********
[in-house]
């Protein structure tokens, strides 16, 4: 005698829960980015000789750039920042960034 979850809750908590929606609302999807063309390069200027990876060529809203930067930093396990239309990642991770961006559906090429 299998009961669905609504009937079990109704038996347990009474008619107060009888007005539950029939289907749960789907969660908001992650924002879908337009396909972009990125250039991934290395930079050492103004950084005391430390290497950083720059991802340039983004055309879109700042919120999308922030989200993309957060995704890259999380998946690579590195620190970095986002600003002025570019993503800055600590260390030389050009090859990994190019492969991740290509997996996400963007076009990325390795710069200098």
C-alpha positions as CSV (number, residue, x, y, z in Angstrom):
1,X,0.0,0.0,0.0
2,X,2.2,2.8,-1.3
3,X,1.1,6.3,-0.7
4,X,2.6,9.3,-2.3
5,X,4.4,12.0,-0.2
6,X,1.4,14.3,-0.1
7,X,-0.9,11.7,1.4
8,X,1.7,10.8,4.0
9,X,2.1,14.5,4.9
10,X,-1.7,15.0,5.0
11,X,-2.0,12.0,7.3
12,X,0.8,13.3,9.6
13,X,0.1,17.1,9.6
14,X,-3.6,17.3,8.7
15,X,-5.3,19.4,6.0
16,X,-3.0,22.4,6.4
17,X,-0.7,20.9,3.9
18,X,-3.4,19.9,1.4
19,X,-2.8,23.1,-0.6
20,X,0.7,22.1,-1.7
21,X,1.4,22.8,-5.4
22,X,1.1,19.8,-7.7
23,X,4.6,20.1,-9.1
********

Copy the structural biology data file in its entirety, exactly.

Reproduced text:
[in-house]
């Protein structure tokens, strides 16, 4: 005698829960980015000789750039920042960034 979850809750908590929606609302999807063309390069200027990876060529809203930067930093396990239309990642991770961006559906090429 299998009961669905609504009937079990109704038996347990009474008619107060009888007005539950029939289907749960789907969660908001992650924002879908337009396909972009990125250039991934290395930079050492103004950084005391430390290497950083720059991802340039983004055309879109700042919120999308922030989200993309957060995704890259999380998946690579590195620190970095986002600003002025570019993503800055600590260390030389050009090859990994190019492969991740290509997996996400963007076009990325390795710069200098």
C-alpha positions as CSV (number, residue, x, y, z in Angstrom):
1,X,0.0,0.0,0.0
2,X,2.2,2.8,-1.3
3,X,1.1,6.3,-0.7
4,X,2.6,9.3,-2.3
5,X,4.4,12.0,-0.2
6,X,1.4,14.3,-0.1
7,X,-0.9,11.7,1.4
8,X,1.7,10.8,4.0
9,X,2.1,14.5,4.9
10,X,-1.7,15.0,5.0
11,X,-2.0,12.0,7.3
12,X,0.8,13.3,9.6
13,X,0.1,17.1,9.6
14,X,-3.6,17.3,8.7
15,X,-5.3,19.4,6.0
16,X,-3.0,22.4,6.4
17,X,-0.7,20.9,3.9
18,X,-3.4,19.9,1.4
19,X,-2.8,23.1,-0.6
20,X,0.7,22.1,-1.7
21,X,1.4,22.8,-5.4
22,X,1.1,19.8,-7.7
23,X,4.6,20.1,-9.1